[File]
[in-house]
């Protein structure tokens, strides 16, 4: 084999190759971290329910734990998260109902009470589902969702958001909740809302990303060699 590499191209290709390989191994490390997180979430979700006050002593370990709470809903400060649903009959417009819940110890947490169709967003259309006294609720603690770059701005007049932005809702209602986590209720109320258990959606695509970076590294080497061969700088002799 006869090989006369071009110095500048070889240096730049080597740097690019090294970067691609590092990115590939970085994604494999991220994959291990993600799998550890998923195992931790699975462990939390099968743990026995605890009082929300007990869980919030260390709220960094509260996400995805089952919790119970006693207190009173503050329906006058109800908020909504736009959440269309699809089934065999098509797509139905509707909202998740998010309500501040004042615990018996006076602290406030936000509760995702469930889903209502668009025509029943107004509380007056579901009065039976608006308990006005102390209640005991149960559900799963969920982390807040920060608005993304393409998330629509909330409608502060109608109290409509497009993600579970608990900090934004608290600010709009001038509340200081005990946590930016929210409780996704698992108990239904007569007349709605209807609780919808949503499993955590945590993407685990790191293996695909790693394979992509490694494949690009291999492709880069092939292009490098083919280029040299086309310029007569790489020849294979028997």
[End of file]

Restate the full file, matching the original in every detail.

[in-house]
């Protein structure tokens, strides 16, 4: 084999190759971290329910734990998260109902009470589902969702958001909740809302990303060699 590499191209290709390989191994490390997180979430979700006050002593370990709470809903400060649903009959417009819940110890947490169709967003259309006294609720603690770059701005007049932005809702209602986590209720109320258990959606695509970076590294080497061969700088002799 006869090989006369071009110095500048070889240096730049080597740097690019090294970067691609590092990115590939970085994604494999991220994959291990993600799998550890998923195992931790699975462990939390099968743990026995605890009082929300007990869980919030260390709220960094509260996400995805089952919790119970006693207190009173503050329906006058109800908020909504736009959440269309699809089934065999098509797509139905509707909202998740998010309500501040004042615990018996006076602290406030936000509760995702469930889903209502668009025509029943107004509380007056579901009065039976608006308990006005102390209640005991149960559900799963969920982390807040920060608005993304393409998330629509909330409608502060109608109290409509497009993600579970608990900090934004608290600010709009001038509340200081005990946590930016929210409780996704698992108990239904007569007349709605209807609780919808949503499993955590945590993407685990790191293996695909790693394979992509490694494949690009291999492709880069092939292009490098083919280029040299086309310029007569790489020849294979028997």